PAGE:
By Tim Cook on Sep 04, 2008
I needed to build GCC 4.3.1 for my x86 system running a recent development build of Solaris. I thought I would share what I discovered, and then improved on.
I started with Paul Beach's Blog on the same topic, but I knew it had a couple of shortcomings, namely:
- No mention of a couple of pre-requisites that are mentioned in the GCC document Prerequisites for GCC
- A mysterious "cannot compute suffix of object files" error in the build phase
- No resolution of how to generate binaries that have a useful RPATH (see Shared Library Search Paths for a discussion on the importance of RPATH).
I found some help on this via this forum post, but here is my own cheat sheet.
- Download & install GNU Multiple Precision Library (GMP) version 4.1 (or later) from sunfreeware.com. This will end up located in /usr/local.
- Download, build & install MPFR Library version 2.3.0 (or later) from mpfr.org. This will also end up in /usr/local.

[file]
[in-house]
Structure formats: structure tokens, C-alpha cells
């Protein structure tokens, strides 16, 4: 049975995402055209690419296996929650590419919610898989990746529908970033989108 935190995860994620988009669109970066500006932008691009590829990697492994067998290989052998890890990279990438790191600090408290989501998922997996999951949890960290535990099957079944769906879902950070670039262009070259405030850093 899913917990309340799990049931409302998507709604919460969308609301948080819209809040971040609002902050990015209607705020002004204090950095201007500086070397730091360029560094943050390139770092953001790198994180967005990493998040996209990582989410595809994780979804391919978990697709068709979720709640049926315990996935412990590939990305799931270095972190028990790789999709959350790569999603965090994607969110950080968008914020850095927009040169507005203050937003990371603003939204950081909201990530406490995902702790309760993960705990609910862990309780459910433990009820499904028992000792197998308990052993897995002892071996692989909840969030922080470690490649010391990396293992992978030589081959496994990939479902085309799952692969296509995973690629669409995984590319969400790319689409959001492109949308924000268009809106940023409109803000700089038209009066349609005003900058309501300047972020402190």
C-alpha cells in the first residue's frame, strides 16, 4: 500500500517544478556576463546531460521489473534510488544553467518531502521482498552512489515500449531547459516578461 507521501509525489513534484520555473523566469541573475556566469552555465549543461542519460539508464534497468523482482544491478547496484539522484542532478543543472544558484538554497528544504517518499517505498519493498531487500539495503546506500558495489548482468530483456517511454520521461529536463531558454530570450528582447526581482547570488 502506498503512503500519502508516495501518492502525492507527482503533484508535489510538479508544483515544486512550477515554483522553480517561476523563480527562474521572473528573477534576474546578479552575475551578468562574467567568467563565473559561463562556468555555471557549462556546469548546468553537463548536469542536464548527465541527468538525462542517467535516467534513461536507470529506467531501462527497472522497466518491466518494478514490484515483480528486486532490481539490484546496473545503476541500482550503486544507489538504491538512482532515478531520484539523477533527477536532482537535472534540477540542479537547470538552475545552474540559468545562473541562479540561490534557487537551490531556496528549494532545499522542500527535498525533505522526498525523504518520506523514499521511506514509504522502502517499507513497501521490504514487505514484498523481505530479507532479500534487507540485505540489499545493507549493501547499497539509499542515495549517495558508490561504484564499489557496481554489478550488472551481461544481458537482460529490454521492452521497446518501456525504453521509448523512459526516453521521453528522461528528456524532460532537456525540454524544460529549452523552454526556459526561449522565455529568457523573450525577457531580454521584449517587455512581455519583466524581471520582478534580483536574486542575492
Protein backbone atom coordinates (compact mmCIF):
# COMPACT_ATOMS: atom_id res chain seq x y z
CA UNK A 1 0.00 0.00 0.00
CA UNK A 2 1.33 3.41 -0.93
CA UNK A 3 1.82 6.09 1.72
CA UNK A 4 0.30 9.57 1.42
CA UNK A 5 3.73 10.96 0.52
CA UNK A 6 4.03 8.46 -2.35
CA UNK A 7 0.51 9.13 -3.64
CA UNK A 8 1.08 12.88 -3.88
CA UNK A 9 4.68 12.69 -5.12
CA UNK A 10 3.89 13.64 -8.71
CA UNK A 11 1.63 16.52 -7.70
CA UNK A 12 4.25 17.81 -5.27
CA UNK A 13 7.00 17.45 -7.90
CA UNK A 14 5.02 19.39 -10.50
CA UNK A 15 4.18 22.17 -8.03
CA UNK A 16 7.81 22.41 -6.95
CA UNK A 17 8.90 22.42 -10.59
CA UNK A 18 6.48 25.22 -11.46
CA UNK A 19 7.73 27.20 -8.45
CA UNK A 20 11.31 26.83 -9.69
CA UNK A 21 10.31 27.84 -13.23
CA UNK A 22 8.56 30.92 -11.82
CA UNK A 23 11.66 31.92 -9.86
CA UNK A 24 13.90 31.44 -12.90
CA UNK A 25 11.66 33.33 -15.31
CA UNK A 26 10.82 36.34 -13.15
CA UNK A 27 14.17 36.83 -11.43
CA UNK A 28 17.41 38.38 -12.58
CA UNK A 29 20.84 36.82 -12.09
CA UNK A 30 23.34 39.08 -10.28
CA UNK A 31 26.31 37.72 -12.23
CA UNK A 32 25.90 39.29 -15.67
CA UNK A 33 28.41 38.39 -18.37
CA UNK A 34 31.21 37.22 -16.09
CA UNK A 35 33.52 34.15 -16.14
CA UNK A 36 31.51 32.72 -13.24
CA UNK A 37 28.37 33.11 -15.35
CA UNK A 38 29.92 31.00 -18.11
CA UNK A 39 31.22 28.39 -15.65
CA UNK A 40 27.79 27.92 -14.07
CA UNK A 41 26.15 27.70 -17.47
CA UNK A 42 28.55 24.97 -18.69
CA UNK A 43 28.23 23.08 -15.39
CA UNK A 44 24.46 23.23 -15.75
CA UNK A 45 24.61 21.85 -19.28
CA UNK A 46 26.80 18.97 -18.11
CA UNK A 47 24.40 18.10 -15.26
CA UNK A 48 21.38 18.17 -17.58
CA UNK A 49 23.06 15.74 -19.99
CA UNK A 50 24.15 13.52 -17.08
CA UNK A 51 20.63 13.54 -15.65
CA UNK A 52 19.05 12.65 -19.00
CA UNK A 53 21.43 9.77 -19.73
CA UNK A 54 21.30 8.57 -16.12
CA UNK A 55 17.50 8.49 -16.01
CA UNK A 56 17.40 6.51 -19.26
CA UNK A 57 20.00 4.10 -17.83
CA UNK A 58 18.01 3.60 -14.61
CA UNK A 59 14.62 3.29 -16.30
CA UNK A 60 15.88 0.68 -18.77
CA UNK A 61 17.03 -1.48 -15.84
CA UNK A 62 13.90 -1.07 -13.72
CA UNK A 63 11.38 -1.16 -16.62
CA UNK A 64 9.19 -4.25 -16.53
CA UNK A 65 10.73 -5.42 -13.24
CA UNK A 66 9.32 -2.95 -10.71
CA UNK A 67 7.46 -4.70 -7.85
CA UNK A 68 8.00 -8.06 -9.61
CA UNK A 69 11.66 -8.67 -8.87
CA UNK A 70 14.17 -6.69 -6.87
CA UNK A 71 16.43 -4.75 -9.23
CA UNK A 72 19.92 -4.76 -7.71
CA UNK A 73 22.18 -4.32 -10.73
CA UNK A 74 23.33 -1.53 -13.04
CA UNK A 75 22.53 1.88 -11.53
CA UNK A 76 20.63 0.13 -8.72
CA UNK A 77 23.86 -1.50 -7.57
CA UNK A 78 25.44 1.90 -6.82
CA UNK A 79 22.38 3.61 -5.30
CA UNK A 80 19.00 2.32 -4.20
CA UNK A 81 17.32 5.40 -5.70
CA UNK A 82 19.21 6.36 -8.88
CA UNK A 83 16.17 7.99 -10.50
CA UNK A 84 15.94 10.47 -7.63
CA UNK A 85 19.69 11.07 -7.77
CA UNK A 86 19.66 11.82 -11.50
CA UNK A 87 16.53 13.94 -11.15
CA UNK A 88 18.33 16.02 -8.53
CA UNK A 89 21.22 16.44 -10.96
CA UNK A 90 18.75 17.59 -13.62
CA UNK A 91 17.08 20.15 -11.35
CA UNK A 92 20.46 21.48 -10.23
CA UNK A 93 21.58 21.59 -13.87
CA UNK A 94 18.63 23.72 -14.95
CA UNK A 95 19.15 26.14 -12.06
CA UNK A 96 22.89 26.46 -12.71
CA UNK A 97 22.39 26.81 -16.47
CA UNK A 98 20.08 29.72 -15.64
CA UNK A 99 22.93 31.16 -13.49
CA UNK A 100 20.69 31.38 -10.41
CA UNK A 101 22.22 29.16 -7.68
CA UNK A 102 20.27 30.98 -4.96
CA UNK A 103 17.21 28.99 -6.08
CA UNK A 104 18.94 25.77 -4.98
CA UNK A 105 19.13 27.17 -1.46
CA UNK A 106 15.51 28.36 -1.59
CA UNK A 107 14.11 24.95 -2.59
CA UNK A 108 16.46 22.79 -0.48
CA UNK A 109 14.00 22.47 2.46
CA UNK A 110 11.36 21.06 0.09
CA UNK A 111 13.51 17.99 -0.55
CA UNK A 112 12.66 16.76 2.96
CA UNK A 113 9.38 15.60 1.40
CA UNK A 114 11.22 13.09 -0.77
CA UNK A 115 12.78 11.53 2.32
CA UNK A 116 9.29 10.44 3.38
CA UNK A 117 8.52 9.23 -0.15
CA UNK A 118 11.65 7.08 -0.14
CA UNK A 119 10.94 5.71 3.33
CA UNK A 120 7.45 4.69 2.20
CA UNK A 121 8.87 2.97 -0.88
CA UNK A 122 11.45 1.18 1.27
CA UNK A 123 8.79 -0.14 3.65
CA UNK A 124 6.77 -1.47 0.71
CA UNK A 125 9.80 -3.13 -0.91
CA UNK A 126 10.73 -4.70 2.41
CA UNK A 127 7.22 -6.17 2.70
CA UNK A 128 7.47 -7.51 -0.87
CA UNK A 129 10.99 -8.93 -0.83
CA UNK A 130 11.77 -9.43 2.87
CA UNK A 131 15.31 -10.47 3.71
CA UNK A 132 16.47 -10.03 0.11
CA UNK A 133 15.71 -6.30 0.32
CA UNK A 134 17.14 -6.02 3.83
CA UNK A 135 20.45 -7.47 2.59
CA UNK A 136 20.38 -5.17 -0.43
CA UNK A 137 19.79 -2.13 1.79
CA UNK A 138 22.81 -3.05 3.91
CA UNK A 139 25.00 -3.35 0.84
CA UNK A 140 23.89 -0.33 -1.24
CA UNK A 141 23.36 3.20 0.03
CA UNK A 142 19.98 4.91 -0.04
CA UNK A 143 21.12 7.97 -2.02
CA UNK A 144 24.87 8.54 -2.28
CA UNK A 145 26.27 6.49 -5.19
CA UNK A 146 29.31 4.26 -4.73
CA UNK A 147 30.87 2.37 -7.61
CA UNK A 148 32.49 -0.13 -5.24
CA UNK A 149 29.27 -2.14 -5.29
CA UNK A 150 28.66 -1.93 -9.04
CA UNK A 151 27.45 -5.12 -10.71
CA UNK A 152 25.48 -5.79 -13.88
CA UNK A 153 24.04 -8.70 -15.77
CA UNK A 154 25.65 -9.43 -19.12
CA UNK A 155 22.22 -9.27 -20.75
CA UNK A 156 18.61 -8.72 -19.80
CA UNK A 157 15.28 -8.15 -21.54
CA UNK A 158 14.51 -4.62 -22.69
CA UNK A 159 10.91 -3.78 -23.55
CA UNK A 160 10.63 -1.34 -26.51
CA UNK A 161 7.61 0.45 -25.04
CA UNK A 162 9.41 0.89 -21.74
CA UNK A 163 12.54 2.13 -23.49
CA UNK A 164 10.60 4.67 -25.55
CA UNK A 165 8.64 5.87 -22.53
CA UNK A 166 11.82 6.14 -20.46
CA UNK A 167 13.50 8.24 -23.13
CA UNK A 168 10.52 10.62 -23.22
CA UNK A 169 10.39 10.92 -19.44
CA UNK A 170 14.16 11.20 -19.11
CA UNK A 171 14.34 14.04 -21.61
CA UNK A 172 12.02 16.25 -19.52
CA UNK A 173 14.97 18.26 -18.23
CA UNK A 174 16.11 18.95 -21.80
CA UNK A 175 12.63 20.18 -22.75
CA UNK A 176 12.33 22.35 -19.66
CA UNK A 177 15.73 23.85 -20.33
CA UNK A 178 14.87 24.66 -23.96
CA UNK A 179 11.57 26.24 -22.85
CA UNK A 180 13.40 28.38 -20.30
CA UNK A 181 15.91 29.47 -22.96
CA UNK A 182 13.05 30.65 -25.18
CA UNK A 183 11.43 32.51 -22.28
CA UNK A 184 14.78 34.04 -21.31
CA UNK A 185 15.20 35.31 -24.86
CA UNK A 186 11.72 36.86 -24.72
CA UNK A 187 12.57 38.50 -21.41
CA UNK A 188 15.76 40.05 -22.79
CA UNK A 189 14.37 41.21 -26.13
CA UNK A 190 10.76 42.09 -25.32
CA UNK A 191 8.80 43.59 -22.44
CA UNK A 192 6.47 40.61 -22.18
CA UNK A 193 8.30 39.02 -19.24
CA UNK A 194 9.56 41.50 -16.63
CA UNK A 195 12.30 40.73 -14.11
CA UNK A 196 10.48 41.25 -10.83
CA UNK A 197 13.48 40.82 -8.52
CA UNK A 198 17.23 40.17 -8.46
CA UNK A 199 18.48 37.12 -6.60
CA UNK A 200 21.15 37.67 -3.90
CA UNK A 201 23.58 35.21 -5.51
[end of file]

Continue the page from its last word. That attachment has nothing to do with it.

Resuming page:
- Download & unpack the GCC 4.x base source (the one of the form gcc-4.x.x.tar.gz) from gcc.gnu.org
- Download my example config_make script, edit as desired (you probably want to change OBJDIR and PREFIX, and you may want to add other configure options.
- Run the config_make script
- "gmake install" as root (although I instead create the directory matching PREFIX, make it writable by the account doing the build, then "gmake install" using that account).
You should now have GCC binaries that look for the shared libraries they need in /usr/sfw/lib, /usr/local/lib and PREFIX/lib, without anyone needing to set LD_LIBRARY_PATH. In particular, modern versions of Solaris will have a libgcc_s.so in /usr/sfw/lib.
If you copy your GMP and MPFR shared libraries (which seem to be needed by parts of the compiler) into PREFIX/lib, you will also have a self-contained directory tree that you can deploy to any similar system more simply (e.g. via rsync, tar, cpio, "scp -pr", ...)